Glasses, also known as eyeglasses or spectacles, are frames bearing lenses worn in front of the eyes for vision correction.
The first eyeglasses are thought to have been made in Italy around 1286, although it has been said that Marco Polo reported seeing pairs of glasses in China as early as 1275.
These early glasses had convex lenses that could correct hyperopia (farsightedness). It was not until 1604 that Johannes Kepler published the first correct explanation as to why convex and concave lenses could correct presbyopia (long-sightedness) and myopia (short-sightedness).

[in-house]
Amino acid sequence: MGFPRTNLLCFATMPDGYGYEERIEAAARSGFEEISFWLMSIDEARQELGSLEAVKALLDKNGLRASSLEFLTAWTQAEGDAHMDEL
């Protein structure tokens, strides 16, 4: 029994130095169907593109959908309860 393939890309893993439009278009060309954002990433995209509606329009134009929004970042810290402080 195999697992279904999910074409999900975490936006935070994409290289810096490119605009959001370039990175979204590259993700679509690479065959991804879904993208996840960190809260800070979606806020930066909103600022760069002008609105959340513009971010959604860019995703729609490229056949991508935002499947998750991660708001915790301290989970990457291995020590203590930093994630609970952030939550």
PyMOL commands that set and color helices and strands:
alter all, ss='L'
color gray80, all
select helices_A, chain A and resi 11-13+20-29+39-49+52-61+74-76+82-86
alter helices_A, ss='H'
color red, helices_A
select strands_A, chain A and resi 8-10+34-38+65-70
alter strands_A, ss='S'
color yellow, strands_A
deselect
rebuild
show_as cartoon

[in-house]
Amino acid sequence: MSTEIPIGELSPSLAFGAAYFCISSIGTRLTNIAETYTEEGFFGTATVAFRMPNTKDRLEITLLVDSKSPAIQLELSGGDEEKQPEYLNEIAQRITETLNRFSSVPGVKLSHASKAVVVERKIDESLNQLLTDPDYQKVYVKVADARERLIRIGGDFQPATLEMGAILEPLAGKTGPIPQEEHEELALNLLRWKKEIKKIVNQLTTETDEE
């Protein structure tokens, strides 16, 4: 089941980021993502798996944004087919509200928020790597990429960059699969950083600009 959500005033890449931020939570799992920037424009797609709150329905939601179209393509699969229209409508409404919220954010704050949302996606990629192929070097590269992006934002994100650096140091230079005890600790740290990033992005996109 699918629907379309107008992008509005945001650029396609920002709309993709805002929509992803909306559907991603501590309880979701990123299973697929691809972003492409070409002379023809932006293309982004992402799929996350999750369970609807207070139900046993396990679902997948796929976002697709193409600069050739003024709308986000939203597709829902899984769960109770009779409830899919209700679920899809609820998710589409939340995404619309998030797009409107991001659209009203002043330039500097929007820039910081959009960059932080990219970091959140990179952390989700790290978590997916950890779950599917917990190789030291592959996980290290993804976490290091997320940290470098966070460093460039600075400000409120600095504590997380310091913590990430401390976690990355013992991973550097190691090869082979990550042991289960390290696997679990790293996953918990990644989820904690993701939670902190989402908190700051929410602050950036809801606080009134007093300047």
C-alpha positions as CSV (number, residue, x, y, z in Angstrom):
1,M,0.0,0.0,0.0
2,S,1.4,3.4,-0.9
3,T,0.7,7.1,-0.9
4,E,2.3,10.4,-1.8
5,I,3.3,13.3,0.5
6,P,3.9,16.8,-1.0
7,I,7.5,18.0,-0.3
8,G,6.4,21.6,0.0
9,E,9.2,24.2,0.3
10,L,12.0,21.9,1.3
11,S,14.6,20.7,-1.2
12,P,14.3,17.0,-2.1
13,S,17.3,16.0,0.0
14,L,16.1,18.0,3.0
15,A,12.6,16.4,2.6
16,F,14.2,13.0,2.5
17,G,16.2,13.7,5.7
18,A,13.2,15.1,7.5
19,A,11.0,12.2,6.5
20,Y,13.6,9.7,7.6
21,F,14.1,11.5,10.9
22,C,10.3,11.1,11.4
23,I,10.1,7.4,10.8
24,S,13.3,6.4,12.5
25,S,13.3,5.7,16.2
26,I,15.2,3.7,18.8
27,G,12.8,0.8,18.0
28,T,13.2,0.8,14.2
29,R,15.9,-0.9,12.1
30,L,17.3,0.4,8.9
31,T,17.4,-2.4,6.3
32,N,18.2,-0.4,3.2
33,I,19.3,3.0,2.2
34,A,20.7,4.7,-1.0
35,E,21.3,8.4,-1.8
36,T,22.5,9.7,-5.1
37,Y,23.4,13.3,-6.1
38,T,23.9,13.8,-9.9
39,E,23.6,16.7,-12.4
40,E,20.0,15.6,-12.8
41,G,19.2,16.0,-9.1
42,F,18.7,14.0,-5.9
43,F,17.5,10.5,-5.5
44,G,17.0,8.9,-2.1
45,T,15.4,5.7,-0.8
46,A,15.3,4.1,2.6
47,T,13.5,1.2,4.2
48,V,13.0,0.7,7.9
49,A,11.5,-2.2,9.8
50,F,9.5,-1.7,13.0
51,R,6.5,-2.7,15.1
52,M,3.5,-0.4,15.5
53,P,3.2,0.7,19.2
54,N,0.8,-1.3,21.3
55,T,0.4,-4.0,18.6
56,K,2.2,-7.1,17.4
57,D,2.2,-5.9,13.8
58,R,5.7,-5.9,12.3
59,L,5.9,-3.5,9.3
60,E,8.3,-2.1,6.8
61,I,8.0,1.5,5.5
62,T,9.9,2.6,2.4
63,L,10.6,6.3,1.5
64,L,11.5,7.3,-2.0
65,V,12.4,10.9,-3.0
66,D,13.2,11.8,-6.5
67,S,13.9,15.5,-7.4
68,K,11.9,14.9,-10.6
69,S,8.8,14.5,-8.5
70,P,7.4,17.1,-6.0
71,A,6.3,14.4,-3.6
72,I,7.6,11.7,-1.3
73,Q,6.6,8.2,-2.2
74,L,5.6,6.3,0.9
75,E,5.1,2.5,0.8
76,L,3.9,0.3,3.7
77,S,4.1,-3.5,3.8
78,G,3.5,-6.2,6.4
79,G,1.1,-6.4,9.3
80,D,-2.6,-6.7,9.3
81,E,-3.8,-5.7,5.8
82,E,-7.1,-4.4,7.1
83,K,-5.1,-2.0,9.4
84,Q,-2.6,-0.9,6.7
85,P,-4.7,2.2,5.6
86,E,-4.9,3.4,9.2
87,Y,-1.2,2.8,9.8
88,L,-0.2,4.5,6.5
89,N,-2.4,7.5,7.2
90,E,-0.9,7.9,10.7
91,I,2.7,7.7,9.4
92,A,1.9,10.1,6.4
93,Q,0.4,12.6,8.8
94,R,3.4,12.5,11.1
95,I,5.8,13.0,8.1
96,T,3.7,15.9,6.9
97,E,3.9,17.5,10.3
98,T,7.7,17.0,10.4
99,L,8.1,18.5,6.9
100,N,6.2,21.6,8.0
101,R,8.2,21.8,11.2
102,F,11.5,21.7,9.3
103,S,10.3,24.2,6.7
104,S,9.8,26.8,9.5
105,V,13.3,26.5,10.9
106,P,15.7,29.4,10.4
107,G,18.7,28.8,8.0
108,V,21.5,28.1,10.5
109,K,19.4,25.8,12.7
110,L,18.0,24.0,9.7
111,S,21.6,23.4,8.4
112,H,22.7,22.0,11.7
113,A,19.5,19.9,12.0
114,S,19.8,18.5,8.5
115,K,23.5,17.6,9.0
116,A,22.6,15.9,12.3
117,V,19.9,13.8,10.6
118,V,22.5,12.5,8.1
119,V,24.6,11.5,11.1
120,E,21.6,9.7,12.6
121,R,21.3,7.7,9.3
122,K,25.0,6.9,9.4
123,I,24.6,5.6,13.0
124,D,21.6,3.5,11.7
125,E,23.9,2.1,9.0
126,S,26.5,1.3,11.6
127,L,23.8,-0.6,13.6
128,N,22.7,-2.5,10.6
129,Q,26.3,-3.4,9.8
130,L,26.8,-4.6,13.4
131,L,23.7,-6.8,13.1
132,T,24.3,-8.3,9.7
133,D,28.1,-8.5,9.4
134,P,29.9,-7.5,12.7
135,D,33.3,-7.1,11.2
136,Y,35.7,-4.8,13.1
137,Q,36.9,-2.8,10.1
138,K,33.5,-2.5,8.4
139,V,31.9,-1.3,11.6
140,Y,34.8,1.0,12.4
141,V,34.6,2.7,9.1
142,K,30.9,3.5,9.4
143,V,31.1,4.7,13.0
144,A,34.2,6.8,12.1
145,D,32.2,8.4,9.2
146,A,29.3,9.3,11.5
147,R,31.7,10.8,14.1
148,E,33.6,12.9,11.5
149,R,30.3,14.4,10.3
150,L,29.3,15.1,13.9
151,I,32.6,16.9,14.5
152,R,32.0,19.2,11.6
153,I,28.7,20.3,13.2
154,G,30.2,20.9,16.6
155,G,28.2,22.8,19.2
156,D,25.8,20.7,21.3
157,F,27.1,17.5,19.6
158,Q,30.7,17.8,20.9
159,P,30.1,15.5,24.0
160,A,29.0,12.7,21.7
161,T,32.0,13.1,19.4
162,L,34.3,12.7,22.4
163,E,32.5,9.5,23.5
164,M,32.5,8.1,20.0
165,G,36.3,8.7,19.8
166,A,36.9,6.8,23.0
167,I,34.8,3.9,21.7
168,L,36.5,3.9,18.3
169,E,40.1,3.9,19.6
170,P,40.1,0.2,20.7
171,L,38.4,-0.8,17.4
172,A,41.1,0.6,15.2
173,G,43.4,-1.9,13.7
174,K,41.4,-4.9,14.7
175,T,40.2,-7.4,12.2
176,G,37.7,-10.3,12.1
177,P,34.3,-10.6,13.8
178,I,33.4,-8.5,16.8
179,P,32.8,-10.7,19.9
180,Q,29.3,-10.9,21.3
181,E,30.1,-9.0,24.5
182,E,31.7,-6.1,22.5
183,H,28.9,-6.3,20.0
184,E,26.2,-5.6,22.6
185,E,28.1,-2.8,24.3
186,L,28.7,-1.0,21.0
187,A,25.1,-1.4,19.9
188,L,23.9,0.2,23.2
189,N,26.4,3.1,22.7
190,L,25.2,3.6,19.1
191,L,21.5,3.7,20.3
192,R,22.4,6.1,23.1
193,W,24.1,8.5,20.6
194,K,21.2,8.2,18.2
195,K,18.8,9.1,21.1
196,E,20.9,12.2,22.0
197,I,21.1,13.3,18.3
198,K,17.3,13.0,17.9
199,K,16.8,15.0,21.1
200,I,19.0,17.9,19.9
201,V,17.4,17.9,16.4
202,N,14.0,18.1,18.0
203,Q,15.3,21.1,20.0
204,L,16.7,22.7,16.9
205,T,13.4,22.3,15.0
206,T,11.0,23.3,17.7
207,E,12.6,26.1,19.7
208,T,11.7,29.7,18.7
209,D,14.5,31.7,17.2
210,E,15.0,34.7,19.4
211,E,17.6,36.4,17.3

This image shows a typical eye chart. An eye chart is a chart used to measure visual acuity (clarity of vision). Eye charts are often used by health care professionals to screen persons for vision impairment.
The chart is placed at a standardised distance away from the person whose vision is being tested.
The person then attempts to identify the symbols on the chart, starting with the larger symbols and continuing with progressively smaller symbols until the person cannot identify the symbols.
The smallest symbols that can be reliably identified is considered the person’s visual acuity.